Dork is my best friend and my savior. I adopted him and his Mama from a local shelter during one of the lowest points of my life in December 2007. They actually came through the women’s prison rescue/training/adoption program, Heeling Hearts, for 3 weeks before I adopted them. My dear friend who coordinated and runs this program told me about them, and I fell head over heals (or is that “heels”) in love. They both may be rescues, but they rescued me more than I rescued them.
Event though I started in obedience training back when I as 12 years old (1978), worked at a vet clinic, a boarding kennel, and bred and raised Huskies for several years, my experiences with these two have taught me more in the last 4 years than the 30-odd years prior.
Dork was approximately 3 months old when I adopted them. He was a little white fluff ball – just cuter then one can ever imagine. Mama was dropped off at the animal shelter with a full litter of puppies. He is a lethal white, and when at the shelter, he had a sister just like him. The rest were normal. The shelter had adopted out the female lethal, but she soon died. From what I understand, she just sat there… wouldn’t eat, wouldn’t play, wouldn’t interact. Sensory deprivation most likely. Therefore the shelter decided that Dork and Mama must be adopted together. Twist my arm… oh, ouch, stop. That was one of the easiest decisions I’ve ever had to make. So, off I go with two white Aussies.
Mama is pattern white with a blue merle patch on her face. Dork is also a pattern white, with some red merle coloring. Both vibrant crystal blue eyes. Dork was born completely deaf, as well as blind in his left eye. It never completely formed, and the pupil is small and does not focus at all. I have tested his vision in his left eye by bringing my hand up from behind and waving it near his left eye, but out of sight from his right eye, and there is no response. He has fairly good vision out of his right eye, although in the bright sunlight, his pupil does not dilate properly, which does leave him nearly blind. But, PLEASE… do NOT tell him his is deaf and partially blind. He does not know…. Nor do most people until this is pointed out.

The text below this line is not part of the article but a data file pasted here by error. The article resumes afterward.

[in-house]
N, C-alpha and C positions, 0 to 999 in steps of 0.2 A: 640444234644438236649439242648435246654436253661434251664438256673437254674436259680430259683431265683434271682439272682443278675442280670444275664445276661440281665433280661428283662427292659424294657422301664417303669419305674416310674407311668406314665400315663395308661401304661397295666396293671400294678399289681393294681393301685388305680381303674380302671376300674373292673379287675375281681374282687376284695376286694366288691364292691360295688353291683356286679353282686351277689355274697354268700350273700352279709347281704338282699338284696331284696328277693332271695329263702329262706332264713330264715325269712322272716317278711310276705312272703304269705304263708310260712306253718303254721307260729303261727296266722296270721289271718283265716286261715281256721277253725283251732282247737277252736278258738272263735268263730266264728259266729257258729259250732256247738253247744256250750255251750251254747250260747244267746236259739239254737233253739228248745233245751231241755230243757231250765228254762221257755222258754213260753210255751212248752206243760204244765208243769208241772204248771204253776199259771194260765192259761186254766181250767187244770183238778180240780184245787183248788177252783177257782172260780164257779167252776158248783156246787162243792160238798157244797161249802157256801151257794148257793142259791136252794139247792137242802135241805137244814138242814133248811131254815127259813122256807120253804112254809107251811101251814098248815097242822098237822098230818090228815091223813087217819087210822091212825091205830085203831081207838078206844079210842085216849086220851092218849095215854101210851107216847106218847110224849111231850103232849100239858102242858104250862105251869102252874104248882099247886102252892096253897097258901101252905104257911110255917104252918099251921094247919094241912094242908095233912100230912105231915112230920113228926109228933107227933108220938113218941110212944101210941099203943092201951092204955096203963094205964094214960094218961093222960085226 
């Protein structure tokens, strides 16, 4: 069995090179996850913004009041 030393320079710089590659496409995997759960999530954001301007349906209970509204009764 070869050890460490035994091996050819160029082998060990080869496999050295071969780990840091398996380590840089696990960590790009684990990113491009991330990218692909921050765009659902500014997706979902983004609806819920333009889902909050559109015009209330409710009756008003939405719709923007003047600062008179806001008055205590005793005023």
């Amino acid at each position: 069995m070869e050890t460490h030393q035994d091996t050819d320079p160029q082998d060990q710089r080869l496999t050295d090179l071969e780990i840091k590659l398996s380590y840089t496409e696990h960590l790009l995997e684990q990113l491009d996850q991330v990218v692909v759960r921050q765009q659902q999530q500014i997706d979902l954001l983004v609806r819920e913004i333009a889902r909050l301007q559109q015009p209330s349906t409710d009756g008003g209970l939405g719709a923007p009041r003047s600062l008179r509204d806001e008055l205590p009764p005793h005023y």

From day one, I could see that Dork was personality plus – and fearless! He shadowed his mother everywhere, and it was by being with her that he learned how to be a dog. When I adopted them, I was unemployed at that time. Therefore I spent nearly every hour of every day with them for close to 10 months until I finally found a job. I’m glad I had that opportunity to do so – but I wish that I had thought to keep a log of how I watched Dork grow and learn his commands.
I do not have an exact count of commands, as a lot of how we interact was developed as he grew up in my company. I do have several “set” signals, such as tapping his nose tells him to sit down. Tapping his right shoulder means to shake. Tapping each side of his muzzle at the same time using both of my hands, he will sit up and give a “High 10”. A flat horizontal hand starting at eye level dropping to the floor means to lie down. Waving my hands towards me is to come. Plus there are several more. He has learned to read my body movements and facial expressions, and I can easily guide him with my movements, in addition to simply light taps on his body which works as directional signals.
When I trained both he and his Mama on lead, they are both on my left in standard heel position, with Dork on the outside. My reasoning here was his one good eye is his right eye, therefore he would be able to see both his Mama and myself when on lead since we are both on his right side. They have both been trained to heel side-by-side on my left. When we stop, they sit.
There are absolutely no regrets in adopting these two. They have been my lifeline since the very first time I laid eyes on them.
(Below) Here is a picture of them taken at the shelter before they went into the prison program:
(Below) Here they are being transported to the prison from the shelter. They are in the crate in the lower right corner:
(Below) Just after arriving at the prison, it is bath time: